The IITA scientists say until now, the scientific world believed that all banana varieties in the region, except for a wild-seeded banana called Musa balbisiana, were susceptible to the disease, which originated from Ethiopia and has now invaded all banana growing areas in the highlands of eastern and central Africa.
The disease is caused by Xanthomonas campestris pv. musacearum bacteria and its symptoms include yellowing and wilting of leaves, a cream to pale yellow bacteria-laded oozing when the plant is cut, shriveling of the male bud, premature ripening, internal discoloration of fruits, and finally death of infected plants.
Transmission is fast and mainly through contaminated tools, insect vectors, and planting material. Therefore, major investments by national programs, donors, and scientists have been geared towards rigorous monitoring of banana fields, removal of diseased plants, and decontaminating farm tools.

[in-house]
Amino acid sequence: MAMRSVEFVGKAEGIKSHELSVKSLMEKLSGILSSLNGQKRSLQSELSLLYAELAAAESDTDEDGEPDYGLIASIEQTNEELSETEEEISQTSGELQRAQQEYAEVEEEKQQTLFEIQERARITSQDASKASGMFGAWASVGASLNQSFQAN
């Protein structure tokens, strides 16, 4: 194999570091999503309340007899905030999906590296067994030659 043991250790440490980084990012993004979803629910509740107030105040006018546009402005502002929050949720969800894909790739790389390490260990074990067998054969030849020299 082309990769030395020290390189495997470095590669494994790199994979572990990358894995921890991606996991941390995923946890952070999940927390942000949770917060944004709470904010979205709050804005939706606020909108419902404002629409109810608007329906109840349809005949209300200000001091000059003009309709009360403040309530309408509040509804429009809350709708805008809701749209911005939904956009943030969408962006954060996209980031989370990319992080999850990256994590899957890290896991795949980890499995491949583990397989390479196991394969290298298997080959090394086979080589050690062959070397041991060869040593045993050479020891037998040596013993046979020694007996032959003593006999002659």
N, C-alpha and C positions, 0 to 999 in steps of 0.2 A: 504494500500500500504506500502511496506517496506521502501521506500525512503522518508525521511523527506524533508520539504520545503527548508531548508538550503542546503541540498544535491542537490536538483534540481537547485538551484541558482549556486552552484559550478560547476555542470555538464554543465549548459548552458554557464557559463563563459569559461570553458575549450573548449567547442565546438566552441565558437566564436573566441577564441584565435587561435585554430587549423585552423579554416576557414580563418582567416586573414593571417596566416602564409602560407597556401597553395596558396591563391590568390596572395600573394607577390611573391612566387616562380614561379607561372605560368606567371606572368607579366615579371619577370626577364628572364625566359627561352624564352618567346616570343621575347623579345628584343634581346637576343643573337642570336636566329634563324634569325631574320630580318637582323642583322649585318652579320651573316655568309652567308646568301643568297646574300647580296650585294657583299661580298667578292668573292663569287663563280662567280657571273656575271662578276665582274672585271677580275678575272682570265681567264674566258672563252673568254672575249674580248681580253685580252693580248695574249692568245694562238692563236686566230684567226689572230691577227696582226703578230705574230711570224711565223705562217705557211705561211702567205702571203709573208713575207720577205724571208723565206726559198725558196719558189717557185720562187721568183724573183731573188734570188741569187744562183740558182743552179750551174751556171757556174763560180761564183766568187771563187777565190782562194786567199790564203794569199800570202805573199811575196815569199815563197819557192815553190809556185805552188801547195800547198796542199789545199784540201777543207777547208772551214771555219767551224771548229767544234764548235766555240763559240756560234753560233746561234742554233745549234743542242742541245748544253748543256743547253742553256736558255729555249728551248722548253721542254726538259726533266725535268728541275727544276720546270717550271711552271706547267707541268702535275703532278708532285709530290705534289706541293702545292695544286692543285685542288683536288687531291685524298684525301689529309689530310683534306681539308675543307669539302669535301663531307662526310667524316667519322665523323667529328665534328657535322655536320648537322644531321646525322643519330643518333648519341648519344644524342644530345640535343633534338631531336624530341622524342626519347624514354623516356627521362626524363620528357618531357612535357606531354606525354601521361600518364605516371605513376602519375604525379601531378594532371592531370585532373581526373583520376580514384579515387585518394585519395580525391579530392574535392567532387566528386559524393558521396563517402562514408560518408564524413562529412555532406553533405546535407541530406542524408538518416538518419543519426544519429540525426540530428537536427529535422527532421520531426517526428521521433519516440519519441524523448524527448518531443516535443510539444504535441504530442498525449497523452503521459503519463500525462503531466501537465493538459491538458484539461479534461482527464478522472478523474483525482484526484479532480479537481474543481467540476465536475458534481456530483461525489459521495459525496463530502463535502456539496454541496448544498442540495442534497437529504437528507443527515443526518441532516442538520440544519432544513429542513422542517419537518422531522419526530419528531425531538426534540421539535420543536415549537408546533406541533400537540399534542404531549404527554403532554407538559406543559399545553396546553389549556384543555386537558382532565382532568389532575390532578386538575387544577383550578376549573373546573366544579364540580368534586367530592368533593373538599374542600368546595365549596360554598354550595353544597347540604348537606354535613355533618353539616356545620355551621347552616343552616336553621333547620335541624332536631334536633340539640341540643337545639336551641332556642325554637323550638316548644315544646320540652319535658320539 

“This discovery is very important for the millions of smallholder banana farmers in the region as one of the most effective ways to control any disease is developing resistant varieties,” says Nakato, based in IITA, Uganda.
Bananas are an indispensable part of life in the region providing up to one-fifth of the total calorie consumption per capita. The average daily per capita energy from banana consumption in ECA is 147 kcal: 15 times the global average and 6 times the African average.
Other partners in the study included the University of Pretoria, South Africa, and Centre of the Region Haná for Biotechnological and Agricultural Research, Institute of Experimental Botany, Academy of Sciences of the Czech Republic.